In a chapter of Cynthia Freedland’s book, Portraits & Persons, the philosopher proposes that portraits are images of persons that fulfil one or more of the following features:
- Psychological characterisations
- Proofs of presence or ‘contact’
- Manifestations of a person’s ‘essence’ or ‘air’
Such criteria may seem obvious but, in practice, they are particularly difficult to create. For many artists, an accurately-rendered physical likeness is not enough. The effects of light and dark are emulated, materials and textures replicated, all to establish the sitter’s presence in space, evoking a sense of real ‘contact’ between artist and sitter or sitter and external viewer. Traces of a person’s psychology, temperament, or ‘essence’ are transmitted visually in the way they stare or avoid the viewer, the placement of their hands, the way they stand or sit, even the way they dress; nowadays we refer to these things collectively as body language.
But to what extent can a fusion of these features replicate a real-life encounter between artist and sitter five centuries in the past? This is the topic explored in the National Portrait Gallery’s latest exhibition ‘The Encounter: Drawings from Leonardo to Rembrandt’, featuring 48 drawings from British collections presented in three modestly-sized rooms.
Despite the title of the exhibition, Leonardo da Vinci and Rembrandt are only represented by a single drawing each. Leonardo’s red chalk study of a nude man belongs in the workshop tradition of the Renaissance, where garzoni (workshop assistants) posed for their masters to be used in new compositions and to study human anatomy. One of the earliest products to come out of this life drawing practice is Pisanello’s pen-and-ink drawing of a man with his hands tied behind him.
Such drawings contributed to a workshop’s repertoire of stock motifs and designs, especially to the model-book tradition. Model-books contained valuable designs and drawings that could be re-used and employed for large compositions. Oftentimes they were a source of exemplary examples for assistants to copy from and learn the style of the master painter. Many of these contained drawings of heads (real, imaginary, or copied from existing paintings) – as in a sheet of character studies from the workshop of Hans Holbein the Elder– or hands and feet because they were the most frequently used. This tradition continued well into the seventeenth century as demonstrated by Rembrandt’s sheet of figure studies.
Drawing from observation was a key component of an artist’s training, starting from copying sculpture and existing works of art to creating a likeness of an individual. These could be the previously mentioned garzoni or simply friends and family. Most portraits in this exhibition are of unidentified individuals; this is where the show shines. We are forced into an encounter with a past individual whom we know nothing about. To us, they are strangers on the street.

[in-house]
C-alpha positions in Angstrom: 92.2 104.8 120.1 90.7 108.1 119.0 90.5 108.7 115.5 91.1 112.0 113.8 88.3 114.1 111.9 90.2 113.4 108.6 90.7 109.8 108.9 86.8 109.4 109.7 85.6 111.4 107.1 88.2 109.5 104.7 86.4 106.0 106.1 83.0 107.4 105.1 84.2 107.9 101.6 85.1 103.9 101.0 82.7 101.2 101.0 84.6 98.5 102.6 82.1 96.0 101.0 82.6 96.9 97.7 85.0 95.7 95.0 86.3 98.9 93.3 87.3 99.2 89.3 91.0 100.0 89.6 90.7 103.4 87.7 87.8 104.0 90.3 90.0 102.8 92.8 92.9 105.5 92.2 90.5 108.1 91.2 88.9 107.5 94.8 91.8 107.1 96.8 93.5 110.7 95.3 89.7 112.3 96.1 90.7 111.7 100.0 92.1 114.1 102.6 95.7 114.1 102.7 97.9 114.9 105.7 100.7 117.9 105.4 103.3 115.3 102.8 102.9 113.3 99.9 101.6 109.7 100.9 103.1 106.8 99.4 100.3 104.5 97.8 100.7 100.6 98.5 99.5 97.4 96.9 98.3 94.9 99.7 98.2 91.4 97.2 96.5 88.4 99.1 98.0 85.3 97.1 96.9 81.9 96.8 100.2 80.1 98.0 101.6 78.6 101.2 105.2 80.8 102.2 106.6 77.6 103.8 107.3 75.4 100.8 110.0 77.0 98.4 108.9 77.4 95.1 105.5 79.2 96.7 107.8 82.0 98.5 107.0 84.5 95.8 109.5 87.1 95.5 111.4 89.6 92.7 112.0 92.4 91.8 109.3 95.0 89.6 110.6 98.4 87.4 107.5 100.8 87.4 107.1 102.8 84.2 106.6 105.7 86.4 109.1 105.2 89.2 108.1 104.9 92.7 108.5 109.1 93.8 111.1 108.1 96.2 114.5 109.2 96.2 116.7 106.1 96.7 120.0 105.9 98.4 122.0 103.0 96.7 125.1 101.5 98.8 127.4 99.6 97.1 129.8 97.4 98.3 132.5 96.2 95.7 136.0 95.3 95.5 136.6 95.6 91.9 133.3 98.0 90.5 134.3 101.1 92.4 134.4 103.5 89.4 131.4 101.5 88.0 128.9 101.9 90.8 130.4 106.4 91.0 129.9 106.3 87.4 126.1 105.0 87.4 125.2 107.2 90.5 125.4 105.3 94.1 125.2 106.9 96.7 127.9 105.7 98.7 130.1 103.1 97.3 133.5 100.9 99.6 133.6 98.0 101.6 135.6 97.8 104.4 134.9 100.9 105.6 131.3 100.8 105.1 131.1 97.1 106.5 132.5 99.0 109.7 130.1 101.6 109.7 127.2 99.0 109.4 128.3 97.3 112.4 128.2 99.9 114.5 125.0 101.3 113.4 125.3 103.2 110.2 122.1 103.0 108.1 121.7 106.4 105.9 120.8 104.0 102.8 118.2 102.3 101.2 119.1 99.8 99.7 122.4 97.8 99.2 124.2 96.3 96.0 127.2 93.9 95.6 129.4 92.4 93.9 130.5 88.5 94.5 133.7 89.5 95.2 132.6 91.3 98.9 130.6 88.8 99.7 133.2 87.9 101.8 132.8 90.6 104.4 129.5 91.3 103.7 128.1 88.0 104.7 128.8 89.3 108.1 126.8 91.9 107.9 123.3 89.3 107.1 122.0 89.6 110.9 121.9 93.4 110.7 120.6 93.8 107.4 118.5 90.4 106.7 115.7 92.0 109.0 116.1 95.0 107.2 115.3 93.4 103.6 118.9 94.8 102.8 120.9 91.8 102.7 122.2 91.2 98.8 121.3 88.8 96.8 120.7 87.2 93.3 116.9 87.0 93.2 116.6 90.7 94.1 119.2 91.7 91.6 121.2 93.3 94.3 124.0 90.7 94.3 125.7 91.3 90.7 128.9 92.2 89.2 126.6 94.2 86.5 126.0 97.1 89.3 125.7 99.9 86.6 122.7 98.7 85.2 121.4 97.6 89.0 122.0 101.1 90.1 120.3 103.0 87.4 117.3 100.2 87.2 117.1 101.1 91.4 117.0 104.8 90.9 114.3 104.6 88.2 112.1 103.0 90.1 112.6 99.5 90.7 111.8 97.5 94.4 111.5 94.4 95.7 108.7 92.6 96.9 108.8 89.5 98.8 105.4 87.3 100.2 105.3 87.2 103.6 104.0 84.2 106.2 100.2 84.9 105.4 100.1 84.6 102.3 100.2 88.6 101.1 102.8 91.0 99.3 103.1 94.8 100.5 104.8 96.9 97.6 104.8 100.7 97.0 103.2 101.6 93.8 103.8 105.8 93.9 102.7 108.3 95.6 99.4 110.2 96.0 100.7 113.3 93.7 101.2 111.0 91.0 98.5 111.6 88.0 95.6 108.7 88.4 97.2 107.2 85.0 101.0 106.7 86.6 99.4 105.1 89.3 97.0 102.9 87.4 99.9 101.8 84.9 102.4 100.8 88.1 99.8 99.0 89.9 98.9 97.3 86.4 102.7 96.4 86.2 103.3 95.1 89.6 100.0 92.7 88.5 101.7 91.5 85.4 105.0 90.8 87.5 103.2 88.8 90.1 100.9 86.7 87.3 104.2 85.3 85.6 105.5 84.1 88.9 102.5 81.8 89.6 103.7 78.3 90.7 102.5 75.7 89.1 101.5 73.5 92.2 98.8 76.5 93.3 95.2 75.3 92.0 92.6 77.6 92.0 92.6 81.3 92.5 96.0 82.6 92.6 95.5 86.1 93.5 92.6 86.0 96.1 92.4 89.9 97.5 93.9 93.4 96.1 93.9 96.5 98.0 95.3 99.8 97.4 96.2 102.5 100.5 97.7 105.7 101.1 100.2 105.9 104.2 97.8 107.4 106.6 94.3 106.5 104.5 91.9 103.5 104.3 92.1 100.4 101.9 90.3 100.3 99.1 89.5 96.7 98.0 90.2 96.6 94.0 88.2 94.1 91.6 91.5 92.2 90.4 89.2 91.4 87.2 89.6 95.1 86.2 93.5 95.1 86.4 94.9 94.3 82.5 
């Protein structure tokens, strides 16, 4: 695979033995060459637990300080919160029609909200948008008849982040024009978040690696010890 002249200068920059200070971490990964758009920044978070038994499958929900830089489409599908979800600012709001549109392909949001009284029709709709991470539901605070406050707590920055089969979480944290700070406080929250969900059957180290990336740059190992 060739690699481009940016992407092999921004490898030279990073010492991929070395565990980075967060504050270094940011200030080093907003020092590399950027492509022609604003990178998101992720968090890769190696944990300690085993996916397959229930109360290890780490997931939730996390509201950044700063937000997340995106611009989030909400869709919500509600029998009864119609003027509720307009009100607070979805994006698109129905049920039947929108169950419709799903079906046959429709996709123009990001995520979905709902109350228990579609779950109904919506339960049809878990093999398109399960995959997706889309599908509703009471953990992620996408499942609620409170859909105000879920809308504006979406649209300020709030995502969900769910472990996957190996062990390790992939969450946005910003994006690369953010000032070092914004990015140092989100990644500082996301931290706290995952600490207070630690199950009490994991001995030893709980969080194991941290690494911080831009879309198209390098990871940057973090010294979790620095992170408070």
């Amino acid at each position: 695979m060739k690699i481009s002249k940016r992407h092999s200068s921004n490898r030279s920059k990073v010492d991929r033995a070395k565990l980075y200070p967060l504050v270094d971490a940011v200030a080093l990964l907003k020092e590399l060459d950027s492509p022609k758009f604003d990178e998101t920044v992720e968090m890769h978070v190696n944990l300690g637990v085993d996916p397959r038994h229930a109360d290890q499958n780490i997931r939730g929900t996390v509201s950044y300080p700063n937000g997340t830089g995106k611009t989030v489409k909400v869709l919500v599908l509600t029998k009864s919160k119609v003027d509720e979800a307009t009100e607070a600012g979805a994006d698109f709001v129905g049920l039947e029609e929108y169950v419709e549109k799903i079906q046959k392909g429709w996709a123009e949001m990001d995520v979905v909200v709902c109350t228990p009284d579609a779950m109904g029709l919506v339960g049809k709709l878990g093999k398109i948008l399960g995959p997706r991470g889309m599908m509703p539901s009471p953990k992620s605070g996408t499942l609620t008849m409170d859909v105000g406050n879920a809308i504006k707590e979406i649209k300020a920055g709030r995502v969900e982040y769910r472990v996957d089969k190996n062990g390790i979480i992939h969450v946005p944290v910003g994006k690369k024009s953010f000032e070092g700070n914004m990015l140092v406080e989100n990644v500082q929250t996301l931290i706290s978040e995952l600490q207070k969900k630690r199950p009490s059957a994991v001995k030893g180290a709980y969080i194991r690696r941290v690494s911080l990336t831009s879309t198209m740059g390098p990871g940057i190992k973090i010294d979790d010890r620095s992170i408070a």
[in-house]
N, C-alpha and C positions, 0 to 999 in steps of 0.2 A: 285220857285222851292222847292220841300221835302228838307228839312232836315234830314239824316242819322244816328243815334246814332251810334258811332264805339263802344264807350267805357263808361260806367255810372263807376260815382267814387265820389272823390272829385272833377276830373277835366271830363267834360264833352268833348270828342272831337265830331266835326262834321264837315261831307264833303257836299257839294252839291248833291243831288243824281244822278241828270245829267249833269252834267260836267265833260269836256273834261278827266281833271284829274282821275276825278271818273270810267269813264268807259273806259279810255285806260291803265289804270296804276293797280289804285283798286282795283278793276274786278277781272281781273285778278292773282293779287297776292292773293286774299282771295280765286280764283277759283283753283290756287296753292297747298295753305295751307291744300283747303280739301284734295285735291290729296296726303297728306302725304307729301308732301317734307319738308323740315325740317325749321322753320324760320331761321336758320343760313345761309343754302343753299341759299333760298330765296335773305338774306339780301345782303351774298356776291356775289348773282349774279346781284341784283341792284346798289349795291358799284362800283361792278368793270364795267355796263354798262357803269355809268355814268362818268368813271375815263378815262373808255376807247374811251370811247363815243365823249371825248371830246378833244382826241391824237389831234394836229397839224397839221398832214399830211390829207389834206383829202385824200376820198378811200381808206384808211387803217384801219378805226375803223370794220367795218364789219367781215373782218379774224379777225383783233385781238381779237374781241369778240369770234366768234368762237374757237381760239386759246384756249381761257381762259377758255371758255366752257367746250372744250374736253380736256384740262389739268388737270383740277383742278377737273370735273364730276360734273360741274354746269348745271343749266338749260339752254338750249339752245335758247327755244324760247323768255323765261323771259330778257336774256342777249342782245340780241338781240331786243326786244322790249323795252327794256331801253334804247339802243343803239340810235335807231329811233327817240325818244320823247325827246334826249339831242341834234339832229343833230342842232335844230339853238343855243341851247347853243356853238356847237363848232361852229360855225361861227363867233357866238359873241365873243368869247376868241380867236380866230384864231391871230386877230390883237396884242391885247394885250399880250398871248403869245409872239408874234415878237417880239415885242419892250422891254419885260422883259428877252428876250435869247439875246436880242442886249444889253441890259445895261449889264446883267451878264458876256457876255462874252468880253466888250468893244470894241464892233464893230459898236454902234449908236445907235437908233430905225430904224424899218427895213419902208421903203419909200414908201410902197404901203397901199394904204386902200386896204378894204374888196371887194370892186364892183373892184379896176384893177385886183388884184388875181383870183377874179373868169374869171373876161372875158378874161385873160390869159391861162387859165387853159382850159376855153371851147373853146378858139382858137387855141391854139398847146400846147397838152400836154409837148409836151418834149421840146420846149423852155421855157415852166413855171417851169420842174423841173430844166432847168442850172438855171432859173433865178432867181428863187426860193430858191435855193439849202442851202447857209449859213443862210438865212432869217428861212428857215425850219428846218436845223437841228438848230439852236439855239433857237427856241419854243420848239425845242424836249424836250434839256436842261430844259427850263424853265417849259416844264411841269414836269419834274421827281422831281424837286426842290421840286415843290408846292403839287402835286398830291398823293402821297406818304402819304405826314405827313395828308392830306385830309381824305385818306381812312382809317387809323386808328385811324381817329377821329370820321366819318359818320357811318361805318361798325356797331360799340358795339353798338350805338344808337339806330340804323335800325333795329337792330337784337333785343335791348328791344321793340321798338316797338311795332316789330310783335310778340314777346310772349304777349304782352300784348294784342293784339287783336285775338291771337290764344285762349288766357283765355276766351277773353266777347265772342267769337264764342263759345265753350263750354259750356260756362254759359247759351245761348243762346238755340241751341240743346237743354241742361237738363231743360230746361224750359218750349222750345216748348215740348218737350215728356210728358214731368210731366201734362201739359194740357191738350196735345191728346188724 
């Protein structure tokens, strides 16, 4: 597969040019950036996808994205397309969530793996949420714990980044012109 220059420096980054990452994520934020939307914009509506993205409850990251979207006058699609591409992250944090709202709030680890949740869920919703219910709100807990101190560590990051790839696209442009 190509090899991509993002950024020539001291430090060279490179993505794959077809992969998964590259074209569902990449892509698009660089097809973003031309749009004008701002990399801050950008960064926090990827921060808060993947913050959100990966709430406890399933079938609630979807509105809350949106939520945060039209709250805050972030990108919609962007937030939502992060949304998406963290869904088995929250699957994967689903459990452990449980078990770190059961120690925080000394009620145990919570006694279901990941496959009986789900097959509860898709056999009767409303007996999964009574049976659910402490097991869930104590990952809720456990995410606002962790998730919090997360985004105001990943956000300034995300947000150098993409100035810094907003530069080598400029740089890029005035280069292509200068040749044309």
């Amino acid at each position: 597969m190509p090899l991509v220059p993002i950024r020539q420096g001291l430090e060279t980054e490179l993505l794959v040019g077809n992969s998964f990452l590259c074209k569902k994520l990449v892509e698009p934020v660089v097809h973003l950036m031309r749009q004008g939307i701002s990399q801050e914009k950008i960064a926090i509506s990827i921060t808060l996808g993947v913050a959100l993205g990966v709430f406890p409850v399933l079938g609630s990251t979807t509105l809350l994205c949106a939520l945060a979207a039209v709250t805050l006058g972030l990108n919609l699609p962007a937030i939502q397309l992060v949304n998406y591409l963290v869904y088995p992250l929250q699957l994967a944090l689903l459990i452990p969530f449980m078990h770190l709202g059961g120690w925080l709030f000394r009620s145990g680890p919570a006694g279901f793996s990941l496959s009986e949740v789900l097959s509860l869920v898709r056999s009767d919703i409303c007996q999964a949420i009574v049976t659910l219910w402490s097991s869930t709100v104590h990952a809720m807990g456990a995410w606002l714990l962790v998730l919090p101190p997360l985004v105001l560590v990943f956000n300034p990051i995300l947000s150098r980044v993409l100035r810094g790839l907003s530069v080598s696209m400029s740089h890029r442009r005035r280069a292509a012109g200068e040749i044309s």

Some of these individuals are young men wearing caps, a common sign that they inhabited the world of the artist. One of them has his head raised up, confident and bright, with curly hair, drawn in metalpoint by Benozzo Gozzoli and illuminated using white heightening. Nearby, an older man has been captured looking down with a concentrated expression, perhaps staring at an object before him; this may or may not be the sculptor Mino da Fiesole, seen through the eyes of his contemporary, Filippino Lippi. Scruffy-looking men enforce a very real presence through Leonhard Beck’s colourful use of red and black chalks whilst a few formal, even charismatic, self-portraits by Peter Oliver and Domenico Beccafumi catch a glimpse of their own reflection in a mirror.
The artist’s studio was a hub of creative inspiration and source material. Models could be sought from anywhere in the vicinity: the boy grinding pigments, the apprentice preparing a wooden panel, a visiting friend. A small selection of drawings attempts to evoke a sense of the Carracci studio, an academy of art in Bologna founded by the cousins Ludovico, Agostino, and Annibale Carracci in the early 1580s. The latter’s portrait of the lutenist Giulio Pedrizzano captures a fleeting moment when Pedrizzano’s intense stare meets the artist’s eyes, or so we are led to believe in the confident pen-and-ink lines that make up this arresting image. By contrast, a young man with short hair and a round face fixates his eyes towards the top-right corner of the image, as if responding to the artist’s formal instruction.
For many artists, some of the most difficult subjects to draw were children. Impatient and irritable, there was also a tendency to evoke childhood innocence in their representations; Gian Lorenzo Bernini’s drawing of a young boy wearing a wide collar gives off a rebellious attitude like present-day adolescents. Yet the opposite is also true: the tendency to depict children as if they were adults. A little girl wearing an apron stares at the viewer with a poise and formality found in women of high status. A fusion of both can be found in Parmigianino’s portrait of a young boy, possibly Troilo II de’ Rossi, shown in profile like an antique medallion with an expression that is calm but somewhat fearful for the future ahead; this is an unexpectedly intimate image that can move the observer with sustained viewing.